In: Journal of Pediatric Orthopaedics, Vol. 36, No. 2, 01.01.2016, p. 122-125.

Research output: Contribution to journalArticle

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T1 - Measurement of radiation exposure when using the mini C-Arm to Reduce Pediatric Upper Extremity Fractures

AU - Sumko, Michael J.

AU - Hennrikus, William

AU - Slough, Jennifer

AU - Jensen, Kelly

AU - Armstrong, Douglas

AU - King, Stephen

AU - Urish, Kenneth

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N2 - Background: Previous literature has underreported radiation exposure with the use of mini C-arm during pediatric forearm fracture reductions. The purpose of this study is to report an accurate amount of radiation exposure during fracture reductions using a mini C-arm that records the amount of kilovolts, milliamps, and the number of seconds of foot pedal use. Methods: Eighty-six consecutive pediatric patients undergoing upper extremity fracture reduction in the emergency department were studied. The orthopaedic resident, either a PGY2 or PGY3, performed a manipulative reduction and casting of the fracture with use of the mini C-arm. Postreduction, in cast, anteroposterior and lateral images from the mini C-arm were saved to the computerized radiology system. The mini C-arm recorded the amount of kilovolts, milliamps, and the number of seconds that the foot pedal was used for each reduction. A radiology physicist (S.K.) calculated the amount of millirem (mR) exposure for each reduction from these data. Results: The resident using the mini C-arm and the fracture pattern affected the amount of radiation exposure. The average mini C-arm mR exposure for distal radius fractures was 63 mR; forearm 109 mR; elbow 53 mR; and hand 69 mR. For comparison, conventional anteroposterior/lateral forearm radiographs emit an average of 20 mR. Less-experienced PGY2 residents had a higher mR exposure per reduction compared with PGY3 residents. Conclusions: Radiation exposure when using the mini C-arm for reduction of pediatric fractures has been underestimated in previous literature. Radiation from the mini C-arm exceeded that from conventional radiographs in most cases. We recommend that residents receive training about the use of the mini Carm before its utilization as an aid to reduce pediatric fractures in the emergency department. Level of Evidence/Clinical Relevance: Prospective study to evaluate the total amount of radiation exposure per pediatric forearm fracture reduction.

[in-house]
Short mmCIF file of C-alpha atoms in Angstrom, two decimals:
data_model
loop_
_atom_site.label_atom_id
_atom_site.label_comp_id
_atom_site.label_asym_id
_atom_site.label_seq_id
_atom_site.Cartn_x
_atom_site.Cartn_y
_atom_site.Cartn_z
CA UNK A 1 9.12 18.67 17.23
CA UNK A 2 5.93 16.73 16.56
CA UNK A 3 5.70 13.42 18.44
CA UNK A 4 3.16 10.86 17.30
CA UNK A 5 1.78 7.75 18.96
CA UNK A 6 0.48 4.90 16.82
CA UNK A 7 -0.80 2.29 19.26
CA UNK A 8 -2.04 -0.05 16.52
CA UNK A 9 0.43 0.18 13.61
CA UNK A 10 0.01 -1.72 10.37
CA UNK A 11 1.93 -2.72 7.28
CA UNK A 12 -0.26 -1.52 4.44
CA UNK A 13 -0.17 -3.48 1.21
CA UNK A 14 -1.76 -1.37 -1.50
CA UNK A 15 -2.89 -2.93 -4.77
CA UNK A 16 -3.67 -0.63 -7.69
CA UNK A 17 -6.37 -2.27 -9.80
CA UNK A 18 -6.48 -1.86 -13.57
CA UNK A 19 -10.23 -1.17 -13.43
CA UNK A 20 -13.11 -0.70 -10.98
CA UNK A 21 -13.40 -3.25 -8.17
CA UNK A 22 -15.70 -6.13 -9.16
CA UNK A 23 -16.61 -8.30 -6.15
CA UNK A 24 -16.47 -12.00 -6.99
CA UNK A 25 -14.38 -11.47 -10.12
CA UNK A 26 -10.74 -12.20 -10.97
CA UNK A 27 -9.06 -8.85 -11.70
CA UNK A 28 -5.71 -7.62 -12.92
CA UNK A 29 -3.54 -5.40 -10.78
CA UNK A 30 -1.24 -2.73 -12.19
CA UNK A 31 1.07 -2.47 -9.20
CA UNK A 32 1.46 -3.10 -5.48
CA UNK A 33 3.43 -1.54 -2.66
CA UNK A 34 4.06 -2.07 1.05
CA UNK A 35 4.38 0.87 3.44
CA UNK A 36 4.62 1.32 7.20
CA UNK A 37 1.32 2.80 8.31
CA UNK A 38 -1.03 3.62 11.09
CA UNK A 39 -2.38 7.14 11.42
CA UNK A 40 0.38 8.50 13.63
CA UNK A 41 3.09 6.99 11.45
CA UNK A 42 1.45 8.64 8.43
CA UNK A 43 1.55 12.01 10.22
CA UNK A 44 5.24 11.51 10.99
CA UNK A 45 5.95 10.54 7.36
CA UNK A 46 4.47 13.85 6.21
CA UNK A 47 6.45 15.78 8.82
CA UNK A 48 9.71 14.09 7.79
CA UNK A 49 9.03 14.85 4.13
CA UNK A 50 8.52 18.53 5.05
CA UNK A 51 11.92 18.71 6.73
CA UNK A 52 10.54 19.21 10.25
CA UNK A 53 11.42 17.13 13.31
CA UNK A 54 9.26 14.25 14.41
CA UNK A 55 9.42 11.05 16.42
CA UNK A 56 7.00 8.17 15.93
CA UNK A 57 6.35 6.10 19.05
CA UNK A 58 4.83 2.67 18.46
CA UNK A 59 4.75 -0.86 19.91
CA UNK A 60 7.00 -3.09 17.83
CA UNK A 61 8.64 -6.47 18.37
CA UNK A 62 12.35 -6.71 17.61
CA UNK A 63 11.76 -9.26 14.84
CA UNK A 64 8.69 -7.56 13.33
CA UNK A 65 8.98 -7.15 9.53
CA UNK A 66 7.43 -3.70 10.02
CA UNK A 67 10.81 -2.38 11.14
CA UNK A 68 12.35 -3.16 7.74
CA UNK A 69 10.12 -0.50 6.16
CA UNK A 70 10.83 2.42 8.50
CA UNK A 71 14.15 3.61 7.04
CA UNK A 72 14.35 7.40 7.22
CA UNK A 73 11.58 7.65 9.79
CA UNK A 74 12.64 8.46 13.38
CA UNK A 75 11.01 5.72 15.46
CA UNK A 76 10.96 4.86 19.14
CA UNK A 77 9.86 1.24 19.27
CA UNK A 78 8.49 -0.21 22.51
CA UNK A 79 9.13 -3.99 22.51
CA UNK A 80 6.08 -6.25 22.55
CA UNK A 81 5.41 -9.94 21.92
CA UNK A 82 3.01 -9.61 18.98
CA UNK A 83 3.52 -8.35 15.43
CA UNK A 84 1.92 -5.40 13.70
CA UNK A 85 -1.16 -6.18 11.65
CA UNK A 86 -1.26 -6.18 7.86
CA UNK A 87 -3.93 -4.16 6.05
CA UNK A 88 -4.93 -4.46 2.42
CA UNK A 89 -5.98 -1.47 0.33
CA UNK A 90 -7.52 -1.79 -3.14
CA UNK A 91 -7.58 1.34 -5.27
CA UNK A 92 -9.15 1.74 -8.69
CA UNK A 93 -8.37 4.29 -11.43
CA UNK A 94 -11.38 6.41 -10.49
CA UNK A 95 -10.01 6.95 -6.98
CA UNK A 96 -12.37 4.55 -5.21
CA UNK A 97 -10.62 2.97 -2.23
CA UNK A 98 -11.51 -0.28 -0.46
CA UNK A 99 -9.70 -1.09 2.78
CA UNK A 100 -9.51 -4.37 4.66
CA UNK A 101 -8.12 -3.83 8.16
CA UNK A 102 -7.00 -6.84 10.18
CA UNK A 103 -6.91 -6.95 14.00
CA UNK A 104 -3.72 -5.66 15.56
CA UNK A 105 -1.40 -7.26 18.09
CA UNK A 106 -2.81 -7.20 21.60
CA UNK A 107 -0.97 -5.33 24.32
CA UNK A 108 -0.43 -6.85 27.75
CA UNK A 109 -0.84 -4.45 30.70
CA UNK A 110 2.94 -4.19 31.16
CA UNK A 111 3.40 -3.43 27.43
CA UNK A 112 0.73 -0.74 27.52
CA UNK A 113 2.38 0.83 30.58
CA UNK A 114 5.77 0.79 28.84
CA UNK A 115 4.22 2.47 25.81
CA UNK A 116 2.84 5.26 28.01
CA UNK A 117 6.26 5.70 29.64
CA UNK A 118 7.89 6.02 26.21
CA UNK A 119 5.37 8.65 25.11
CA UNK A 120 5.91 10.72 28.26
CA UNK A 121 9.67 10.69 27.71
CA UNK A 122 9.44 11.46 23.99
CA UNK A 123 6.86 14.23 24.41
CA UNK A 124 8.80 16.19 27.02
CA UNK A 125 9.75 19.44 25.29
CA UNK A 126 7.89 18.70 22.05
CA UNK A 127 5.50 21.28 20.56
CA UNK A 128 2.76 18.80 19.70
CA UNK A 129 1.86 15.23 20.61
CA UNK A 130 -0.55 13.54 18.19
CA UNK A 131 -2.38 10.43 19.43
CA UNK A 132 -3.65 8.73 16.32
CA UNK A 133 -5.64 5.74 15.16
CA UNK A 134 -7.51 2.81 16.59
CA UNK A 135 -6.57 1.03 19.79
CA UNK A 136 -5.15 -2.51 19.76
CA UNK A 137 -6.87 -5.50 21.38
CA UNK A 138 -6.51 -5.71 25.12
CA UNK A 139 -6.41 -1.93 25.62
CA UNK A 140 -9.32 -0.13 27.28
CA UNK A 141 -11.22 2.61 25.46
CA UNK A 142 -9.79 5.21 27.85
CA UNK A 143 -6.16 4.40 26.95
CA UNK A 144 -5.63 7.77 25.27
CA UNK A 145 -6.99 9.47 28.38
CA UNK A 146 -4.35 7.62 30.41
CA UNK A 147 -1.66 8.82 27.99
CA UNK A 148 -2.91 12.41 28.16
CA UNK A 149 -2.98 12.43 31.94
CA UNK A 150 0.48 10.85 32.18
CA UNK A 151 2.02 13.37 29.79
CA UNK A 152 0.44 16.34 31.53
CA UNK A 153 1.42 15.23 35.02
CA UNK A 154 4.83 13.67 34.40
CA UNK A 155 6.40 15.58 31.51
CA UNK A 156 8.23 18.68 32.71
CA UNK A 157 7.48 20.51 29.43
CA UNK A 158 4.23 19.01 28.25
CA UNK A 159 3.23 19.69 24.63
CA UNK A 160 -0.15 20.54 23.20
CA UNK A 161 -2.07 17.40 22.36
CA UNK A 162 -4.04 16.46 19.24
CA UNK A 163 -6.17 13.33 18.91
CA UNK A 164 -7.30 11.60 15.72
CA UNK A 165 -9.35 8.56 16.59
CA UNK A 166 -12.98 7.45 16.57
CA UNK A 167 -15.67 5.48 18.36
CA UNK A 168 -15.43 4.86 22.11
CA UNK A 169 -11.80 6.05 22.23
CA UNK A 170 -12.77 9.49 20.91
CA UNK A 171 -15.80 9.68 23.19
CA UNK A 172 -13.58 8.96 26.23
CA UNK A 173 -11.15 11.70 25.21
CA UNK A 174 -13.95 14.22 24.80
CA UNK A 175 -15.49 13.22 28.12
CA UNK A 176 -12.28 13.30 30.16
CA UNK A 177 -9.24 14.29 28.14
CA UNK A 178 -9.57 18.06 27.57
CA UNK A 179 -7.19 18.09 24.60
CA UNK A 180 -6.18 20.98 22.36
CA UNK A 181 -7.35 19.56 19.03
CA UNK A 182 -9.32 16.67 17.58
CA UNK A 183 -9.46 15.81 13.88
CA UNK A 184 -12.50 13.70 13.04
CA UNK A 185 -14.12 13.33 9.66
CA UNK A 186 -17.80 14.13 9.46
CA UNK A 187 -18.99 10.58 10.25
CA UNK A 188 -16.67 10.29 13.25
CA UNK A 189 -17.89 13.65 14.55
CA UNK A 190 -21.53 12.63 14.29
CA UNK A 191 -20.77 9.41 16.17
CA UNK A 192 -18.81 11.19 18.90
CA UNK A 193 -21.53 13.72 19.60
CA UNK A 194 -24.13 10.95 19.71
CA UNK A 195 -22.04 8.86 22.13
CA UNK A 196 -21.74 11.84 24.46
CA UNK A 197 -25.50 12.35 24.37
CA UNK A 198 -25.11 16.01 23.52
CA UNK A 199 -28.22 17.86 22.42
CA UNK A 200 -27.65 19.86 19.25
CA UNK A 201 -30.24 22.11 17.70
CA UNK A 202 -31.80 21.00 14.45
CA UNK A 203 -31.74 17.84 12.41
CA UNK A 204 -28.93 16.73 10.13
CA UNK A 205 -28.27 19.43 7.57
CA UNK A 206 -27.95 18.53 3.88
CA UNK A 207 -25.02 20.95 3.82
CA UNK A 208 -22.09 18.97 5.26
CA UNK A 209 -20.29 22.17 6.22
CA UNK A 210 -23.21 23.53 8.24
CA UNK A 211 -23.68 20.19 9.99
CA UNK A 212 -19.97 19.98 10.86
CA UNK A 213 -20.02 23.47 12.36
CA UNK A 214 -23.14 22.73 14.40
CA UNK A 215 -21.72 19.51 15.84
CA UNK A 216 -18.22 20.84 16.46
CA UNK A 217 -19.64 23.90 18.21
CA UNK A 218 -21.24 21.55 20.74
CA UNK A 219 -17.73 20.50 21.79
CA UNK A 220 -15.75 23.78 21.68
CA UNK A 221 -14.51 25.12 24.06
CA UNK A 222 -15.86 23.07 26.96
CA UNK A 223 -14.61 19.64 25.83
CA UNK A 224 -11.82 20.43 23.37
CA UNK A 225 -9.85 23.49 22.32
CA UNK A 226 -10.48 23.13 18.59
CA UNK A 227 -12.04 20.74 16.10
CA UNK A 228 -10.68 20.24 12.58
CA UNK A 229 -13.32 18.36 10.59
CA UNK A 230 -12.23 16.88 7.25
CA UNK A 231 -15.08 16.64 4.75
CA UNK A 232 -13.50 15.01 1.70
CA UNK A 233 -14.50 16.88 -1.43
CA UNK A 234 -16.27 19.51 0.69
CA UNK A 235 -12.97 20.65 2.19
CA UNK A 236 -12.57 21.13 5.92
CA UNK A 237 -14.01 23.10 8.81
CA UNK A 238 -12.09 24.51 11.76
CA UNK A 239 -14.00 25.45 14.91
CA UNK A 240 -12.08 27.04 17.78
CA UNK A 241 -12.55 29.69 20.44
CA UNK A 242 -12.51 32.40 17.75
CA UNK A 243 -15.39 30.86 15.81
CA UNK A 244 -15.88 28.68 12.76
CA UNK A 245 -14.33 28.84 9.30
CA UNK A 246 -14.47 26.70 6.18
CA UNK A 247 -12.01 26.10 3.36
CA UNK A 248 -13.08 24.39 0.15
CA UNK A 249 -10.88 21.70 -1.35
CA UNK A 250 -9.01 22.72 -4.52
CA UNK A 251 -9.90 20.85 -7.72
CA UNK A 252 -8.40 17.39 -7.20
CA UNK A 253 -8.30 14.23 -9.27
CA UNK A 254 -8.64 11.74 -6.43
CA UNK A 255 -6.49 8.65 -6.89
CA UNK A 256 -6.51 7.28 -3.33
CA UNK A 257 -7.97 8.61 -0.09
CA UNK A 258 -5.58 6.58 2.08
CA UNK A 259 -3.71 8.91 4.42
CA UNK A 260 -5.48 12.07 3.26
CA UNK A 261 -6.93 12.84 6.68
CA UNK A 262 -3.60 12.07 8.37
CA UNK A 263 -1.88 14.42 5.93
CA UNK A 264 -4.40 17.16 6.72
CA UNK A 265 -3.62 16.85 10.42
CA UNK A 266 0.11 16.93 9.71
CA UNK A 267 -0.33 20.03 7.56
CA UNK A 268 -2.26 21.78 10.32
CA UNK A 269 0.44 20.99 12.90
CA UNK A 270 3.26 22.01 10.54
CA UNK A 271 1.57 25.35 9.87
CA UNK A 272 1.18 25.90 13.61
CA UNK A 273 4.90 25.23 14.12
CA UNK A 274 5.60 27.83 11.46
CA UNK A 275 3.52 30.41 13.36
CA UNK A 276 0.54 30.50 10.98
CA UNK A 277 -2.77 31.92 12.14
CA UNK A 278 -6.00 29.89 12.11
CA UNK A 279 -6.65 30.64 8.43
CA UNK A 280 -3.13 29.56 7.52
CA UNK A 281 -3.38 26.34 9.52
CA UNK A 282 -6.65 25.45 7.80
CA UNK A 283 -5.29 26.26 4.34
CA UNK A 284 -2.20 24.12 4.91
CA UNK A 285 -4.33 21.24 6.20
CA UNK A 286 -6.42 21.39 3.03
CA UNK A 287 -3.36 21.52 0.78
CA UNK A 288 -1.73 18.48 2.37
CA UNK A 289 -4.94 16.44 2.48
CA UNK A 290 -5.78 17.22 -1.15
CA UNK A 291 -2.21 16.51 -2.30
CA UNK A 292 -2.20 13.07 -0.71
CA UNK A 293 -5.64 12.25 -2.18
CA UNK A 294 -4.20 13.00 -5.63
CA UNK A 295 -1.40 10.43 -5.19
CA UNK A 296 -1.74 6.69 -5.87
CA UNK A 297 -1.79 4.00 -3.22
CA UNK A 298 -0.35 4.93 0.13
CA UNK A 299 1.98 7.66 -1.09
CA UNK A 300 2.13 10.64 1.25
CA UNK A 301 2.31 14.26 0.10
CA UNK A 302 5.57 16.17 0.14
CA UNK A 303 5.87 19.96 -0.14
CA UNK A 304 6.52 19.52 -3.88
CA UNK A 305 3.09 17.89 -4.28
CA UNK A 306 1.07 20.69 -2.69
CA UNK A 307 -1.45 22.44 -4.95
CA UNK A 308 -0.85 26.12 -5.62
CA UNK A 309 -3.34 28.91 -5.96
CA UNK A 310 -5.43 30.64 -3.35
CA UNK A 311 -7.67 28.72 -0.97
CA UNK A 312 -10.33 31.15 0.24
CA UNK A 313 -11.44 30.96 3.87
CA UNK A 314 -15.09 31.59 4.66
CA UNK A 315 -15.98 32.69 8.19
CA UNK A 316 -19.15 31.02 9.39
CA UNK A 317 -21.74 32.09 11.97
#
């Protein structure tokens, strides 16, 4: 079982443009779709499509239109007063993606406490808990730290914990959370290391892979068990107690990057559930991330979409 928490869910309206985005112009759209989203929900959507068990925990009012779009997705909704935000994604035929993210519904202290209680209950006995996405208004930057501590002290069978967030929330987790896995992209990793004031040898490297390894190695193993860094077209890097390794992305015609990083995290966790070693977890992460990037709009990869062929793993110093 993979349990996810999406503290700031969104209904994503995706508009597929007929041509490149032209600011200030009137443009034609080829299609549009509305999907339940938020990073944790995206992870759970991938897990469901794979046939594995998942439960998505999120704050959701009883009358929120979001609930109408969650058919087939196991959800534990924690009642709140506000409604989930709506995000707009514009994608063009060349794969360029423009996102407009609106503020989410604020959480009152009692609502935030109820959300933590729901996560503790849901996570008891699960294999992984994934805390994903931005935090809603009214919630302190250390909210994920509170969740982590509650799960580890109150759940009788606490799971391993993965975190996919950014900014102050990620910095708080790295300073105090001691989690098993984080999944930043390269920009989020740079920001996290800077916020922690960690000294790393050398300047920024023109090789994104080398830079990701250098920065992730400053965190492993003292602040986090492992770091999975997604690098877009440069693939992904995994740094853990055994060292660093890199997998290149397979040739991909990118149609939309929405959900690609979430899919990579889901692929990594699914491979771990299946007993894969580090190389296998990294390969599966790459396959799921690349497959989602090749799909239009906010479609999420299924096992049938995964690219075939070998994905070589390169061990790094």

AB - Background: Previous literature has underreported radiation exposure with the use of mini C-arm during pediatric forearm fracture reductions. The purpose of this study is to report an accurate amount of radiation exposure during fracture reductions using a mini C-arm that records the amount of kilovolts, milliamps, and the number of seconds of foot pedal use. Methods: Eighty-six consecutive pediatric patients undergoing upper extremity fracture reduction in the emergency department were studied. The orthopaedic resident, either a PGY2 or PGY3, performed a manipulative reduction and casting of the fracture with use of the mini C-arm. Postreduction, in cast, anteroposterior and lateral images from the mini C-arm were saved to the computerized radiology system. The mini C-arm recorded the amount of kilovolts, milliamps, and the number of seconds that the foot pedal was used for each reduction. A radiology physicist (S.K.) calculated the amount of millirem (mR) exposure for each reduction from these data. Results: The resident using the mini C-arm and the fracture pattern affected the amount of radiation exposure. The average mini C-arm mR exposure for distal radius fractures was 63 mR; forearm 109 mR; elbow 53 mR; and hand 69 mR. For comparison, conventional anteroposterior/lateral forearm radiographs emit an average of 20 mR. Less-experienced PGY2 residents had a higher mR exposure per reduction compared with PGY3 residents. Conclusions: Radiation exposure when using the mini C-arm for reduction of pediatric fractures has been underestimated in previous literature. Radiation from the mini C-arm exceeded that from conventional radiographs in most cases. We recommend that residents receive training about the use of the mini Carm before its utilization as an aid to reduce pediatric fractures in the emergency department. Level of Evidence/Clinical Relevance: Prospective study to evaluate the total amount of radiation exposure per pediatric forearm fracture reduction.